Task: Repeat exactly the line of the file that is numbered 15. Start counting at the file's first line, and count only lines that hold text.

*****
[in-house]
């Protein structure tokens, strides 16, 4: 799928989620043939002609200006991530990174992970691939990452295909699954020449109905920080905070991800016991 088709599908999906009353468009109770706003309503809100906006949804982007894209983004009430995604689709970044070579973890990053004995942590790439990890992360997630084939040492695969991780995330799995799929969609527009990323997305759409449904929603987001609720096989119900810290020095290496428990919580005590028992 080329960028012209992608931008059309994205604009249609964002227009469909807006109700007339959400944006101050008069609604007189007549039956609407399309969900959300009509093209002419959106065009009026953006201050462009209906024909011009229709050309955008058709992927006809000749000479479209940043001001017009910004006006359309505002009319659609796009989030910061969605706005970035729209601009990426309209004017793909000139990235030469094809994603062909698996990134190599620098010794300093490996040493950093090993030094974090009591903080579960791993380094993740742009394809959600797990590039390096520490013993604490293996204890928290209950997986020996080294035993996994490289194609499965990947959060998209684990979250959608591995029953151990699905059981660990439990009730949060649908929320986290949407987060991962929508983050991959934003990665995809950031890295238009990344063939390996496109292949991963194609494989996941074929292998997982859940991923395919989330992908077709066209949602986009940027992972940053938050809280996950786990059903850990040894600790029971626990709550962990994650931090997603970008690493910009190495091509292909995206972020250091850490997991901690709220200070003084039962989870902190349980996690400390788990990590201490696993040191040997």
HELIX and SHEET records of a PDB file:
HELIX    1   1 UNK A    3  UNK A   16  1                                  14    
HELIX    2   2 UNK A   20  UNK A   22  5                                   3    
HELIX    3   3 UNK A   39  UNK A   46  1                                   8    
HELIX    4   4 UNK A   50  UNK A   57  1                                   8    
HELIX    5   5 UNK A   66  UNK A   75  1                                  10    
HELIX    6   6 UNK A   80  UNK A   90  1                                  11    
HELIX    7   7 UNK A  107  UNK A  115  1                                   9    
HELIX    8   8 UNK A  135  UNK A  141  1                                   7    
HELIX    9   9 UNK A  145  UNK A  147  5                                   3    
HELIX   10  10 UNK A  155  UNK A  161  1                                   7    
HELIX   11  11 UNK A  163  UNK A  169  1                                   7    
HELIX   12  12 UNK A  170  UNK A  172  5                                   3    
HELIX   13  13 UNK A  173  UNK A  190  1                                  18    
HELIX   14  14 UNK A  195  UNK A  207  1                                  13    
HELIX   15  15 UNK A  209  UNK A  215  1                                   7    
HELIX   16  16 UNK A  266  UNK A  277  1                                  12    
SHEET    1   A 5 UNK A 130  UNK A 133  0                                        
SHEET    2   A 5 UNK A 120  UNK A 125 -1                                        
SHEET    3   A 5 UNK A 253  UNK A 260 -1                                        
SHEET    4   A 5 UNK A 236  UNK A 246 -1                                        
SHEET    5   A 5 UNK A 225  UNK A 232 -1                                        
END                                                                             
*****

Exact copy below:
HELIX   12  12 UNK A  170  UNK A  172  5                                   3    